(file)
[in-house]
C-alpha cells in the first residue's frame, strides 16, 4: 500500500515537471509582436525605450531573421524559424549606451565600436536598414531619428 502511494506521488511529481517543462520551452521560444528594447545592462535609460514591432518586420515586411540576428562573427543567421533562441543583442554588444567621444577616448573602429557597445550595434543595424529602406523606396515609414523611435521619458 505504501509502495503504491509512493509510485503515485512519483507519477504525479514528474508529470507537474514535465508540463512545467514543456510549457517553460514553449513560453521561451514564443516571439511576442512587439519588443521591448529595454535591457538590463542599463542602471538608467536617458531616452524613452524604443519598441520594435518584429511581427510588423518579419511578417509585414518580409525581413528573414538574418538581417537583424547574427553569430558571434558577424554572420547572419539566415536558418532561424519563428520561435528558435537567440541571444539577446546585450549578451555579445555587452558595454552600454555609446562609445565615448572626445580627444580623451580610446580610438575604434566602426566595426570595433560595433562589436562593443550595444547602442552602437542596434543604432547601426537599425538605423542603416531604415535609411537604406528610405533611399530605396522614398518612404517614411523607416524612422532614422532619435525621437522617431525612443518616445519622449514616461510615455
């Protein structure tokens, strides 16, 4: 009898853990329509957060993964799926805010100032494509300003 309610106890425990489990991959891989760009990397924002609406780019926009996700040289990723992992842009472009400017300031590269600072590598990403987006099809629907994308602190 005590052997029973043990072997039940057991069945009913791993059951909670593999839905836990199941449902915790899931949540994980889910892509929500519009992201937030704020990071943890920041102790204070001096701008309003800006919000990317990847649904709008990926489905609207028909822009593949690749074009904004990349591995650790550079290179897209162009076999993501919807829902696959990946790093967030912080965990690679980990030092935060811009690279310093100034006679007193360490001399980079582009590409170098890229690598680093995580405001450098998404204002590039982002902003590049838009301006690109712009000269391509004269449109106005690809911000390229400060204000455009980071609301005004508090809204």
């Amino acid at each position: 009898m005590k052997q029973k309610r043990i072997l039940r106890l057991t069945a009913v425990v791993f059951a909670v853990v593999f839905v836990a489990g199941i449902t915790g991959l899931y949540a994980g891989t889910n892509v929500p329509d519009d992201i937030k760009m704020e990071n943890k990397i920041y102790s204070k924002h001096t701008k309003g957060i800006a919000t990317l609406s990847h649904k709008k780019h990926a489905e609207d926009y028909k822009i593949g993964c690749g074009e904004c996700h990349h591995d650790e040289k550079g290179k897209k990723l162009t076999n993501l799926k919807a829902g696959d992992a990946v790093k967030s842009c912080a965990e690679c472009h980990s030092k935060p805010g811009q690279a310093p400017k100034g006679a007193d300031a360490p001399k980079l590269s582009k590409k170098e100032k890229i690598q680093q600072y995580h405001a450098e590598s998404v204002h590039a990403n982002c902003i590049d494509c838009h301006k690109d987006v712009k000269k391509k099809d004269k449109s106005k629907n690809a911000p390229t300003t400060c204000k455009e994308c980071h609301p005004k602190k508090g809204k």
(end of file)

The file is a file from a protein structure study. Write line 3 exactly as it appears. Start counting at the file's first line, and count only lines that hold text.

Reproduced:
């Protein structure tokens, strides 16, 4: 009898853990329509957060993964799926805010100032494509300003 309610106890425990489990991959891989760009990397924002609406780019926009996700040289990723992992842009472009400017300031590269600072590598990403987006099809629907994308602190 005590052997029973043990072997039940057991069945009913791993059951909670593999839905836990199941449902915790899931949540994980889910892509929500519009992201937030704020990071943890920041102790204070001096701008309003800006919000990317990847649904709008990926489905609207028909822009593949690749074009904004990349591995650790550079290179897209162009076999993501919807829902696959990946790093967030912080965990690679980990030092935060811009690279310093100034006679007193360490001399980079582009590409170098890229690598680093995580405001450098998404204002590039982002902003590049838009301006690109712009000269391509004269449109106005690809911000390229400060204000455009980071609301005004508090809204």